Internet disclosures of trade secrets aren’t necessarily protected by the U.S. Constitution’s guarantee of free-speech, the California Supreme Court has ruled in a case followed closely by electronic media companies.
Last week’s decision reversed a California appeals court that had ruled disseminating trade secrets is protected by First Amendment rights. The specific case involved the publishing over the Internet of software to break the encryption code used to prohibit copying of video DVDs.
The California Supreme Court’s ruling was a narrow one, and not a complete victory for Hollywood’s content owners. Legal experts said it sets the stage for further legal scrutiny of the balance between the rights of free speech and intellectual property ownership of digital media.
Last week’s ruling dealt only with trade secrets in general and did not address the specific question of whether the posted DVD code is still a trade secret. For that decision, the case will go back to a lower court.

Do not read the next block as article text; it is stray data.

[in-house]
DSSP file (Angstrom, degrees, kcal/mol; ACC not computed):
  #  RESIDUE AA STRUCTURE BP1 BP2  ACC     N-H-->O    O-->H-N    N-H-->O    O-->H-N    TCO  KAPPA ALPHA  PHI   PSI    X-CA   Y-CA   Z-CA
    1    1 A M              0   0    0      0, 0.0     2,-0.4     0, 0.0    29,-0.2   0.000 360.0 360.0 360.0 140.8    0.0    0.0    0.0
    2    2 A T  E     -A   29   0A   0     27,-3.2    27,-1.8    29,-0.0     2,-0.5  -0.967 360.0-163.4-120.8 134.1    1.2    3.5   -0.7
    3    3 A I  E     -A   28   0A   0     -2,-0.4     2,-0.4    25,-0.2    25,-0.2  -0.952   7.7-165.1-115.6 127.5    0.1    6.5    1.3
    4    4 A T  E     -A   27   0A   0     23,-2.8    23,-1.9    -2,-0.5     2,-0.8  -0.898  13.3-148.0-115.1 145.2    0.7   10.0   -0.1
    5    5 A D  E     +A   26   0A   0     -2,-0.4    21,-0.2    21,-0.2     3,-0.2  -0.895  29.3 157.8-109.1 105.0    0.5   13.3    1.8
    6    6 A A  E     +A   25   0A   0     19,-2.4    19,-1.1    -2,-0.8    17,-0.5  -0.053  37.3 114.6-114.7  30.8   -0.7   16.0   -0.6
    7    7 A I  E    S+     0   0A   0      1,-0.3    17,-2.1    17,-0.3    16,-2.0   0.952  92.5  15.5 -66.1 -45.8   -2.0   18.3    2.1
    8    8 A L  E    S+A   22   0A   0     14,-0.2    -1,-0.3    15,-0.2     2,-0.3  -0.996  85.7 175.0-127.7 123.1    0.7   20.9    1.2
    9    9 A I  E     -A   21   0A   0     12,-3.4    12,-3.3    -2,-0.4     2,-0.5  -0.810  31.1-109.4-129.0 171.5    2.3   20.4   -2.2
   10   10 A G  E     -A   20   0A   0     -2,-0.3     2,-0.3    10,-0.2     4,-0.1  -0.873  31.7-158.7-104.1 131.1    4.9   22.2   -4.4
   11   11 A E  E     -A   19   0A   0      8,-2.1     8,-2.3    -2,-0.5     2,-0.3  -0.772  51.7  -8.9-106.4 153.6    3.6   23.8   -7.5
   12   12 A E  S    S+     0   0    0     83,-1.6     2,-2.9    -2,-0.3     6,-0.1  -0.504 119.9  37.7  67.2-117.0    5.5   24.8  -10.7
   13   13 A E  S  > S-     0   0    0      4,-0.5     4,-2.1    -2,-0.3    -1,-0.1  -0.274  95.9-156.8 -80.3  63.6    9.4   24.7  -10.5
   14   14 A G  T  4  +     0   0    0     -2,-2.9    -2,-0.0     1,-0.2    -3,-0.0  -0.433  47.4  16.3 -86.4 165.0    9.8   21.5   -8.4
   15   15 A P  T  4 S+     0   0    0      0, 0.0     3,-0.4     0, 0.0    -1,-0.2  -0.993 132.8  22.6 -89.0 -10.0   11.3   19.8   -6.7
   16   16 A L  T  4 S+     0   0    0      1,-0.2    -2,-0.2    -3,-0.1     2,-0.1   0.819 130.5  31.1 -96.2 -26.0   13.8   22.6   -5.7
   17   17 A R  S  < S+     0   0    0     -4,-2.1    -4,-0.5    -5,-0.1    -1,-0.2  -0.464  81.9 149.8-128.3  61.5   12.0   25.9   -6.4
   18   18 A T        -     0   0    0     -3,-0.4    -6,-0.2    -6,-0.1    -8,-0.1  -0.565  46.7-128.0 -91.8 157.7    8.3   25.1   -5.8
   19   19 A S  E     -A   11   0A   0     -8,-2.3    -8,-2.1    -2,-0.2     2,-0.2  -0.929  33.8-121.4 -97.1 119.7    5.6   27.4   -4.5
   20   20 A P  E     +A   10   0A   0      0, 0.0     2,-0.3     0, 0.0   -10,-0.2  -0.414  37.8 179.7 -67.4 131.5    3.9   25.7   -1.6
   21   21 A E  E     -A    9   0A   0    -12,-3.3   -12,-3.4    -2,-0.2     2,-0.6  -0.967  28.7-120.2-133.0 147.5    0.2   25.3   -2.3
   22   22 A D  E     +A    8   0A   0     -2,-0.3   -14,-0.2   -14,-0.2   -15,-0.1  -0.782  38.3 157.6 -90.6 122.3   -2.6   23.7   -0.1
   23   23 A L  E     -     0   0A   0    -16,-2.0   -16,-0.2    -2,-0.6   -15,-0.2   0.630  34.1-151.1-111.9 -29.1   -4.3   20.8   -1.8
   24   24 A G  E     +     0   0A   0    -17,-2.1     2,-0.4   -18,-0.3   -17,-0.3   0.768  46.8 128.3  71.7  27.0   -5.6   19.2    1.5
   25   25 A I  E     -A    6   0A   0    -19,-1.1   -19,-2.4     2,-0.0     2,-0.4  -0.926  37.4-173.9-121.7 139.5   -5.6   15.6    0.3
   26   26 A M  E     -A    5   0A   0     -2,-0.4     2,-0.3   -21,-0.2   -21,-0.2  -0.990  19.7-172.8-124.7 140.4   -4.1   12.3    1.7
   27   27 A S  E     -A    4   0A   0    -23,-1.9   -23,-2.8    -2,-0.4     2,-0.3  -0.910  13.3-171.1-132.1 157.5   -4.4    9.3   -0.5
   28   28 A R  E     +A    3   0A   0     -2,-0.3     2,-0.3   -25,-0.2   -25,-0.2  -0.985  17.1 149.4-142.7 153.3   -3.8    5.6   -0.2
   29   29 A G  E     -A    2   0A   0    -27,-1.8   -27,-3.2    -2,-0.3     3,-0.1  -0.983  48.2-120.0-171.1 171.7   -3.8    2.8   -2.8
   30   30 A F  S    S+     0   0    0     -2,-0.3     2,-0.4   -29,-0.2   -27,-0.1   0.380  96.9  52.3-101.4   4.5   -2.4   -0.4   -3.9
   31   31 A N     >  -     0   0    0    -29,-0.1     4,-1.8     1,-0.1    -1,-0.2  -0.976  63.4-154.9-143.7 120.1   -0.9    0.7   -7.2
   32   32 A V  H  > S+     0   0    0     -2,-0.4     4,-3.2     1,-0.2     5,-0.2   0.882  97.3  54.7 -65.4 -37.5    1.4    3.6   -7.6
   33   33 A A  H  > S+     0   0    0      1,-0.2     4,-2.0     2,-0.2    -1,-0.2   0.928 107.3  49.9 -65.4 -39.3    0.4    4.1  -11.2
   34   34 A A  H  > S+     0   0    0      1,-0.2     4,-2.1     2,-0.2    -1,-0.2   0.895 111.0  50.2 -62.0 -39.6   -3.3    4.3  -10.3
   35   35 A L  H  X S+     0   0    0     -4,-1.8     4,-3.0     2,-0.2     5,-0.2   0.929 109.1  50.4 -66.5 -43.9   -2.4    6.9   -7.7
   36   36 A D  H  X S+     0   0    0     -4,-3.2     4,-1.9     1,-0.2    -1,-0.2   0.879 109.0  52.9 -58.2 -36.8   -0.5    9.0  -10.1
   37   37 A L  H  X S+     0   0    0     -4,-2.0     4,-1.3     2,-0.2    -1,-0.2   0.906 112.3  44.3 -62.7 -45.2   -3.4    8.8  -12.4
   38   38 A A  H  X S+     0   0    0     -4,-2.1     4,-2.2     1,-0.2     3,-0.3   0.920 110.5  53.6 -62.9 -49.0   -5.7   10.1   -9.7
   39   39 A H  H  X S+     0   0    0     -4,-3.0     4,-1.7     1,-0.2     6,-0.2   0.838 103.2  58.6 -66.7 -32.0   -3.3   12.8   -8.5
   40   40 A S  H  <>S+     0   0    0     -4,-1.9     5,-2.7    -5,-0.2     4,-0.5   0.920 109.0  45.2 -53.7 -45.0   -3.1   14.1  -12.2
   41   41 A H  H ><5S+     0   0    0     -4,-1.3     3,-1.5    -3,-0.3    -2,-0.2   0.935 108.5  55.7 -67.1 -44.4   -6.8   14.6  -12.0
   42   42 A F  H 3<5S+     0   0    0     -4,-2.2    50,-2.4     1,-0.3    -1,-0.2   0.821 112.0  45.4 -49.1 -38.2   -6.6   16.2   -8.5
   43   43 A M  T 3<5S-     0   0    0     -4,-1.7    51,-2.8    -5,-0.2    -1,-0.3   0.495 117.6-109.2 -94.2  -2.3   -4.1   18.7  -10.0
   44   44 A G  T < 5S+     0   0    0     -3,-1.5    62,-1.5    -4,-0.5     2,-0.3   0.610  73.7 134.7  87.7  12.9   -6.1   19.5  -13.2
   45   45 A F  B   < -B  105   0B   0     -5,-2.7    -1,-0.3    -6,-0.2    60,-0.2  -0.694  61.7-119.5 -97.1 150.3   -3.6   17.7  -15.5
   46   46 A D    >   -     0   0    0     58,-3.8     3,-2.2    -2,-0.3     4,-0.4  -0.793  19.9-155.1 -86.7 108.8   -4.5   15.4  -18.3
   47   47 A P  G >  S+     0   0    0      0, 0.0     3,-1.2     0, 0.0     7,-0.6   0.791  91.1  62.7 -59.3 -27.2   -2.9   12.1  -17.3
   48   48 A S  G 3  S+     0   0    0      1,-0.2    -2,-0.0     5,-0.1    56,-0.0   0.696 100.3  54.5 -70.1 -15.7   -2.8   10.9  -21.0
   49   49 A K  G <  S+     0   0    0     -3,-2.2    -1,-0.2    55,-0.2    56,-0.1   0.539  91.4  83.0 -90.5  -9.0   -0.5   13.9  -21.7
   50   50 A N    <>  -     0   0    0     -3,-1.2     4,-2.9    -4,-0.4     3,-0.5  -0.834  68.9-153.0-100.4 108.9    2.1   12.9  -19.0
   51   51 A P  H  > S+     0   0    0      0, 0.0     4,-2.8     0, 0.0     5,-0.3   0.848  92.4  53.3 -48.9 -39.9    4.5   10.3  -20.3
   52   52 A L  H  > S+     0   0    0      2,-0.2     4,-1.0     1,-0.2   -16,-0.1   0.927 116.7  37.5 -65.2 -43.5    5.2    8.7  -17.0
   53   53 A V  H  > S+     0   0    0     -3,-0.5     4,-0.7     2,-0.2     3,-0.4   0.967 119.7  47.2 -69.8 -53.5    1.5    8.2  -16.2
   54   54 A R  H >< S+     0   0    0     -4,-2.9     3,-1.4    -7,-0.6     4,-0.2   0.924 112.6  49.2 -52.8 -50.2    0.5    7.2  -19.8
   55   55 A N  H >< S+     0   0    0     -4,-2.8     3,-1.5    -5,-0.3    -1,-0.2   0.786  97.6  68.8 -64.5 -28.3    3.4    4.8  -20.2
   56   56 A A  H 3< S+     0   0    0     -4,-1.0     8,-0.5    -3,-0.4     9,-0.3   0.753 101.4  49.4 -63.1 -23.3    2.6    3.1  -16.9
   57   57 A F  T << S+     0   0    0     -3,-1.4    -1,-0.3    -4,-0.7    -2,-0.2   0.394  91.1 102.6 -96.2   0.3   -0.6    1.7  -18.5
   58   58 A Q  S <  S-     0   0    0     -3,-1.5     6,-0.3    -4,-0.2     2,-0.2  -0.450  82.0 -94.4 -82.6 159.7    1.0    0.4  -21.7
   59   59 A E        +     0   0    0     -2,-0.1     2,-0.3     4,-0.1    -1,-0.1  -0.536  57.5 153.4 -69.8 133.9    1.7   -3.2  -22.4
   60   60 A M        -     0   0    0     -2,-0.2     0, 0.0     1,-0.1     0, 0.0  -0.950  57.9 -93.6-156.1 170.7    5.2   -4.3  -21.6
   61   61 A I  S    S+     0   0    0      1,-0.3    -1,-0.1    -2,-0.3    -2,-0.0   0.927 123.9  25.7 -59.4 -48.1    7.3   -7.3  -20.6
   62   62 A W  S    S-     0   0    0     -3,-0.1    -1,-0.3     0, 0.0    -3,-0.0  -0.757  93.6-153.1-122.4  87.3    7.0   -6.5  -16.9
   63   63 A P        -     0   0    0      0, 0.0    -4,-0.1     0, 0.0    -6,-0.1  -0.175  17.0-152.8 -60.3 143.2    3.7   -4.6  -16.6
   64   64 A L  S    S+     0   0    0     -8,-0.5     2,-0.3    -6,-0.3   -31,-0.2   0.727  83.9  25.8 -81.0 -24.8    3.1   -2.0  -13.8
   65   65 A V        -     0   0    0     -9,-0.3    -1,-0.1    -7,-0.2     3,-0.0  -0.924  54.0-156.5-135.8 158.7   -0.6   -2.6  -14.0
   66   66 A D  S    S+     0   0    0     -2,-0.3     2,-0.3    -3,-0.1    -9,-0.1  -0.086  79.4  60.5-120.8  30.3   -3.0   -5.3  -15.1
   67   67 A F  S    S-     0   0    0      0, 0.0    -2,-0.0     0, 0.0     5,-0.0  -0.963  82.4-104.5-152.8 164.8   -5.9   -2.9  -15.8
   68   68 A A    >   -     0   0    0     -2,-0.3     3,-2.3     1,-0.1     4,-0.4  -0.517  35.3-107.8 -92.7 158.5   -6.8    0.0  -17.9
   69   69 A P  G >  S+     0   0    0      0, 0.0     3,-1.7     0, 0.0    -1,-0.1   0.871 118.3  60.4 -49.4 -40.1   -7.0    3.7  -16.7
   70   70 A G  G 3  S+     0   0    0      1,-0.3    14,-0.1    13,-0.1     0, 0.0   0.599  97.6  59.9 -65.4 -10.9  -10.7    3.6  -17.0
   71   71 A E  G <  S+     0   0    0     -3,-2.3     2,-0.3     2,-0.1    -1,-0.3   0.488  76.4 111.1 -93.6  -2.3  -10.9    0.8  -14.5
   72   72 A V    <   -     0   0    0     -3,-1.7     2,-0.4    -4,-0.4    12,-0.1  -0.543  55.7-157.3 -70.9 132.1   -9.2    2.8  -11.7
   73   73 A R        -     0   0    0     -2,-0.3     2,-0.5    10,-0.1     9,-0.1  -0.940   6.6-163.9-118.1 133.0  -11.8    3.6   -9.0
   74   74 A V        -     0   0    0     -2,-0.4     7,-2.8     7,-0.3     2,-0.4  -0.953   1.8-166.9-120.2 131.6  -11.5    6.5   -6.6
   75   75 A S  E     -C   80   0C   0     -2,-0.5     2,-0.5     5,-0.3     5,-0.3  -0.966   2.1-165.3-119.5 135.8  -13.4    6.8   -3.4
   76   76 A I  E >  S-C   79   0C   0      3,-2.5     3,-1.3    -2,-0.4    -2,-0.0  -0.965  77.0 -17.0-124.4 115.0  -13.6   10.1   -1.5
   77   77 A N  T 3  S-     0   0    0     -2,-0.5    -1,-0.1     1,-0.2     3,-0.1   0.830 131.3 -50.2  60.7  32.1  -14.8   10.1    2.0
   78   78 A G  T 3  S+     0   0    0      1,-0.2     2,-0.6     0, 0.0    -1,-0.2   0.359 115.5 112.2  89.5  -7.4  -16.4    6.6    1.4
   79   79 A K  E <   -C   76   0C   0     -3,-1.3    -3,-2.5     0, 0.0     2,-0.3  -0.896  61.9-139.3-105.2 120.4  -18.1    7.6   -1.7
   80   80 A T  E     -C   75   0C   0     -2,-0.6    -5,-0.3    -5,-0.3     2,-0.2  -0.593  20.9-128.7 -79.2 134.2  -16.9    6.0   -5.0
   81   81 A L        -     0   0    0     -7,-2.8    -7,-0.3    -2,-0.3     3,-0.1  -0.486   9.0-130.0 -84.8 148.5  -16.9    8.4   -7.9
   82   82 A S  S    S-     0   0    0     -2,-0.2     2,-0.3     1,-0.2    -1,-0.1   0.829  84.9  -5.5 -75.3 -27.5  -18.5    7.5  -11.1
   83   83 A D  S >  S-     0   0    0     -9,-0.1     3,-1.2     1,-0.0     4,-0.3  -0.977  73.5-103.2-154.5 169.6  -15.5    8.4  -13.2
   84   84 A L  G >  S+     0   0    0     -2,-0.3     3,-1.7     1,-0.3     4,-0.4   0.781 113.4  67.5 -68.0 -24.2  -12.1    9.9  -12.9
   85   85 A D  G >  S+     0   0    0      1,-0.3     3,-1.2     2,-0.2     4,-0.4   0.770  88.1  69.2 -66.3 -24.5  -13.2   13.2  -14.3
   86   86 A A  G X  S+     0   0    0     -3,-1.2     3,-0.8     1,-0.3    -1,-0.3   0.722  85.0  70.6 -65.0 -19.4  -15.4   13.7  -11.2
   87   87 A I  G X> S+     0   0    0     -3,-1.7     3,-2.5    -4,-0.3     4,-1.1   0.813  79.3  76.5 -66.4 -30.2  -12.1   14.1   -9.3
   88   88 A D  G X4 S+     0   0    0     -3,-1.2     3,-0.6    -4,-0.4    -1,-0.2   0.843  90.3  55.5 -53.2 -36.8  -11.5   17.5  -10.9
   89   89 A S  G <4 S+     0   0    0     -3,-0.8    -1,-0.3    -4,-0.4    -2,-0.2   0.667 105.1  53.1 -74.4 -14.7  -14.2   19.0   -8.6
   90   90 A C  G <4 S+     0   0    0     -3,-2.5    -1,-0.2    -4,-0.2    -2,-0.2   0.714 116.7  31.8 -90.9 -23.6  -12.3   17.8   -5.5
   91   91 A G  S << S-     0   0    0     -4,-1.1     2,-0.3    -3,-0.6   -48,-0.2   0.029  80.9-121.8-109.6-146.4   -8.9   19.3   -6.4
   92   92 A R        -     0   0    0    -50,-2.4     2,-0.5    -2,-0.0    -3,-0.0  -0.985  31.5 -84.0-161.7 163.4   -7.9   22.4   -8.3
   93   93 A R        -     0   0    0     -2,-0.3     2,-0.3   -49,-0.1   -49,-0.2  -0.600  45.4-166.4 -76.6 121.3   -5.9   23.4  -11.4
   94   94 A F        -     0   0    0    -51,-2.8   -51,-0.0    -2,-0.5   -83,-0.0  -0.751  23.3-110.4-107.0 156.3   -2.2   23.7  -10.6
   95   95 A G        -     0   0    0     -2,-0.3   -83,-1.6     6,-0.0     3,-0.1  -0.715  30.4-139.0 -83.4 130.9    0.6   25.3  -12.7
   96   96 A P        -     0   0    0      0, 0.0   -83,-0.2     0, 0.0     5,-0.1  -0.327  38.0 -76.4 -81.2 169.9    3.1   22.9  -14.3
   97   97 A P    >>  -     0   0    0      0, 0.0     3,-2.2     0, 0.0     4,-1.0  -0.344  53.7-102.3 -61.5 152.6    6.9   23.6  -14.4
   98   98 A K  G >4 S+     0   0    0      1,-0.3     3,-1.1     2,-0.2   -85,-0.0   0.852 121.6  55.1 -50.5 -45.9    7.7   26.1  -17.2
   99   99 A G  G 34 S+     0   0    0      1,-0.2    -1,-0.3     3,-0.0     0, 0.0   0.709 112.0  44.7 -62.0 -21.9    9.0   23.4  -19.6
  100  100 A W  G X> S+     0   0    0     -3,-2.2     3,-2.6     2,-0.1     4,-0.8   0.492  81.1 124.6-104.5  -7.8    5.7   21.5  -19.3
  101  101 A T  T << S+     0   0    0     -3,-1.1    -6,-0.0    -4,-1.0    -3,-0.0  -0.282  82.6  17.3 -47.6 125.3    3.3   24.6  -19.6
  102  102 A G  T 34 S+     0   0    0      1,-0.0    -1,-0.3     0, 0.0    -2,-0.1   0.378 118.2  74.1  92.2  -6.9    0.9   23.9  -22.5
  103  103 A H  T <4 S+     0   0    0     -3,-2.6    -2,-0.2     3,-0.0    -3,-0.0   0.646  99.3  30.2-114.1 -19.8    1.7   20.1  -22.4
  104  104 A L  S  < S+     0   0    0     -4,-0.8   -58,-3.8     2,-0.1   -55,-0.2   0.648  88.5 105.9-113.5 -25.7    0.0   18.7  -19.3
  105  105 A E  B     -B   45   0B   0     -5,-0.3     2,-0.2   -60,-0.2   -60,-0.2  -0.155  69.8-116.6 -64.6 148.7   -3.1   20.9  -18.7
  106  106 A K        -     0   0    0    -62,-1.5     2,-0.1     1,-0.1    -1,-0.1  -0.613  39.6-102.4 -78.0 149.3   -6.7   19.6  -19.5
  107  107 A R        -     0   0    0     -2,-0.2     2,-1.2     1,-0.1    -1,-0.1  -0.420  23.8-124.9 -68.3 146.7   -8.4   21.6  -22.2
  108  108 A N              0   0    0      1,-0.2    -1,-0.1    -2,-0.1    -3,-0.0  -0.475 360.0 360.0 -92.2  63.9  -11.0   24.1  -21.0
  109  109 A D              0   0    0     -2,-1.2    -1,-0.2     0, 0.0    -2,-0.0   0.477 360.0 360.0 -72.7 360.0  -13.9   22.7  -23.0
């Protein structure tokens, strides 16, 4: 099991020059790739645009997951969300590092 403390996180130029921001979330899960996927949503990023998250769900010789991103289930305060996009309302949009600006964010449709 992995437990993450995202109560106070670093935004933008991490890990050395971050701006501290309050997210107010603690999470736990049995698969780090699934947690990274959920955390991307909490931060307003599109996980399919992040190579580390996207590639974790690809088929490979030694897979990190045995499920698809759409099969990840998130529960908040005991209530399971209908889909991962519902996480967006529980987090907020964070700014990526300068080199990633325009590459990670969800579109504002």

San Francisco computer programmer Andrew Bunner posted the DVD code to circumvent DVD encryption technology in 1999 and, according to the motion picture industry, helped users freely replicate copyrighted movies.
The DVD Copy Control Association, an arm of the Hollywood motion picture studios, argued that it controls the DVD encryption system, which scrambles data to prevent unauthorized copying. The association sued Bunner and others under California’s Uniform Trade Secrets Act.
Bunner did not devise the encryption-cracking code, but posted it on one of his Web sites. The Norwegian teen who cracked the code, Jon Johansen, was acquitted in Norway in January of charges he stole trade secrets.
The California case is not fully resolved. The Supreme Court ordered the San Jose appeals court to analyze whether the code is still a protected trade secret given its widespread exposure.
Bunner, 26, said he has removed any reference to the code from the Internet and is fighting the case to stand up for free speech rights. He said he posted the code to let others play DVDs on their computers.